Residents sad, scared and surprised
Others were surprised to hear it.
General Motors announced this morning it would be shutting the doors of the Janesville plant in December 2010 or earlier if market conditions don’t improve.
Earlier this year, before GM announced it would eliminate one shift at the plant.
The Janesville Gazette this morning talked to diners and shoppers around town.
“For 40 years I’ve heard that rumor. I hate to see it happen to this town. There are too many young people that need good-paying jobs. Some people would love to see it shut down because they’re so jealous. But there are too many families who depend on those jobs. One thing after another is slowing down and shutting. The city council needs to pay attention to where we’re spending.”—Ron Syverson, retired from Janesville GM plant in 1993
“It’s not just the plant that’s affected. There’s the trickle-down that affects everybody.”—Fern Syverson, Janesville
“It’s certainly going to be a challenge, first for all the factory employees. It will ripple through the community. But Janesville has a more diverse economy that it had 10 years ago if this had happened. Beloit lost its manufacturing base several years ago, and it has survived and thrived. Janesville has the will and the resources to do the same.”—Jim Alverson, owner of Home Again Consignment, 215 W. Milwaukee St., Janesville
“I don’t think GM runs this town. Everybody thinks it does, but that’s not true. We’re busy as heck, right now, even though housing starts are down. We’re busy as heck, working 10- or 12-hour days, six days a week. I think it’s going to be fine.”—Bob Begolke, Janesville, employed at Boonz Plastering, Edgerton.
“I have lots of friends that work there, but I haven’t heard much talk about it. This comes as a surprise to me. This is going to definitely impact the community. Property values are going to go down. A lot of other businesses are going to be affected. People are going to have to relocate. That’s a lot of jobs to absorb. It’s going to touch a lot of people’s lives."—Mark Kant, Janesville, owner of a furniture and millwork business in Footville.
“This is going to have a huge impact. It’s going to impact a lot of different manufacturers. The whole community.”—Chris Sommers, Janesville
“It obviously won’t have a positive effect. It’s kind of a scary thing. But you could see the writing on the wall for a couple of years. You cross your fingers and hope something can fill that void.”—Jason Richards, Janesville, employee and TDS Telecom, Madison
“Janesville’s going to go down the tubes. It’s going to affect the whole community.” —Deb Cronin, Janesville
“It’s never a good thing. I look at it as, ‘Such is life.’ Things are going to go that way one way or another with big vehicles … This plant is owned, how can they just close it down and walk away? … Call it ignorantly optimistic, but I just don’t see them walking away from a building, otherwise they have a bigger issue with the chemicals in the ground with that building and what they’re going to do with it.” —Peter McMahon, Janesville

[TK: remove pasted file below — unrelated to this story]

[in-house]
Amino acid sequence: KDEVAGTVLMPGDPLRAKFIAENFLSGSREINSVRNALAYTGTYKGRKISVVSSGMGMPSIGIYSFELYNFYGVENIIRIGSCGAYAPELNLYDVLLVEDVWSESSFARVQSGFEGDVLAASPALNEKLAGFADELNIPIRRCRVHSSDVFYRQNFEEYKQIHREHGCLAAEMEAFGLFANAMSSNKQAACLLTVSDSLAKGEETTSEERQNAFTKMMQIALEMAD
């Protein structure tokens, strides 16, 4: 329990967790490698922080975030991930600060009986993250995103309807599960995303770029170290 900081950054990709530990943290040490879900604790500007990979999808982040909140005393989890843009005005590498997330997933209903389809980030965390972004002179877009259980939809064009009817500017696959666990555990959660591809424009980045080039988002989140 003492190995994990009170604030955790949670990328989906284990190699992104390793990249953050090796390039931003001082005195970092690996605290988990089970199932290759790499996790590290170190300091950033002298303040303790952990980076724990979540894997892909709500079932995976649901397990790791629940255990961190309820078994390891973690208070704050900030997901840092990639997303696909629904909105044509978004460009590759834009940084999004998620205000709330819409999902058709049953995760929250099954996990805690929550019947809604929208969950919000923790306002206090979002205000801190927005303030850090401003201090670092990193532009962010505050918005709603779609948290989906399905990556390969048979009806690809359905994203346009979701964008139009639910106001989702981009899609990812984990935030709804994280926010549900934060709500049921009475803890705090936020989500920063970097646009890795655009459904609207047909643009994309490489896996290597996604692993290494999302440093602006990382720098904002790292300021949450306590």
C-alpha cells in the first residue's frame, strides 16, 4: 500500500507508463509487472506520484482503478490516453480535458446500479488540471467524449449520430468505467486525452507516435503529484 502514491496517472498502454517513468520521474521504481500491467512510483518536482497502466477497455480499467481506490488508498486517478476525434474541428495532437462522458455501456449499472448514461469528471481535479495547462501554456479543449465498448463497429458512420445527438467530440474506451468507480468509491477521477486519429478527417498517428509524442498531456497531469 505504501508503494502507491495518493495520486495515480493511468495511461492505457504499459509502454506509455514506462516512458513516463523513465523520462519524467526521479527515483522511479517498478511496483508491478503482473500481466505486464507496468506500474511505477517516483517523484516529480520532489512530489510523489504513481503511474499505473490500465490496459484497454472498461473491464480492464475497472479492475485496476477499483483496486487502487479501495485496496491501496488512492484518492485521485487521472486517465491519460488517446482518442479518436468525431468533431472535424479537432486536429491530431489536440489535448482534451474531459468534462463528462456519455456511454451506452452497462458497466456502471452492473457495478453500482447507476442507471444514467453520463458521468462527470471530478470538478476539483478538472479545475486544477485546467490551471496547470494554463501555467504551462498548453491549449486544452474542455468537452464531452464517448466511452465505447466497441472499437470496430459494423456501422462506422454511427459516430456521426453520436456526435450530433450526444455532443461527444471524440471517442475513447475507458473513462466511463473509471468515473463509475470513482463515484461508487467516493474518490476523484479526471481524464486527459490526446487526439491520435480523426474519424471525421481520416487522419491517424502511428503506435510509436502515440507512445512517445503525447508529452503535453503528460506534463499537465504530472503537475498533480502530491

“It’s pretty sad. It don’t look good down there. … There’s a lot of people in tough situations down there. … (The plant) has too many negatives going against them. I hate to say that. It just built up over the years.
“As far as the city goes, it might not be as bad as 20 years ago, when we had a hard time here. This town was run more by GM back then. I just think there’s a lot more different things going on now. It will slow it down for a while, but I think it will pick up again. They’ll adjust around here. I don’t think this town will just shut down.” —Joe Coulter, Janesville, who took the buyout two years ago after 30 years at GM
“I’d love to see them get a product in town … I just cross my fingers for the (plant) to get a new product, maybe an electric car.”—Brian Schultz, Janesville, a GM retiree
“I believe it’s going to affect Janesville. Not as bad as it would have 15 years ago. We’ve got a lot of economic diversity. It’s definitely going to affect us—the trickle-down effect—all the rest of the companies that supply parts to General Motors. It’s going to be a shock for the summertime, but I believe Janesville’s strong enough and has enough growth. It’ll get through it, a lot better than a lot of other cities have.” —Tom Lemmer, Janesville
“I kind of half expected it for some time. It’s not surprising. It’s not going to be good for (the community) at all. I think they’ll make it through all right. It’s just the idea that it’s really, really going to hurt because there’s an awful lot of people there.” —Norman Phillips, Janesville
“I’ll be interested to see what constructive thing they do with the building. I used to be a truck driver; I drove out of Michigan. The plants that were shut down in the late ’70s and ’80s are still a blight. But we live in a capitalist economy. That's the way it is. You take the good with the bad.”—Robert, refused to share last name.
“We talk about this a lot in my history class. In my introduction to multi-media class, I did some stories on it, about how Janesville revolves around GM. But I’m still really surprised. Janesville seems to be doing good. To hear this is going to happen … Janesville could become the next ghost town.”—Heather, Parker High School student, refused to give last name.
—Ann Marie Ames and Gina Duwe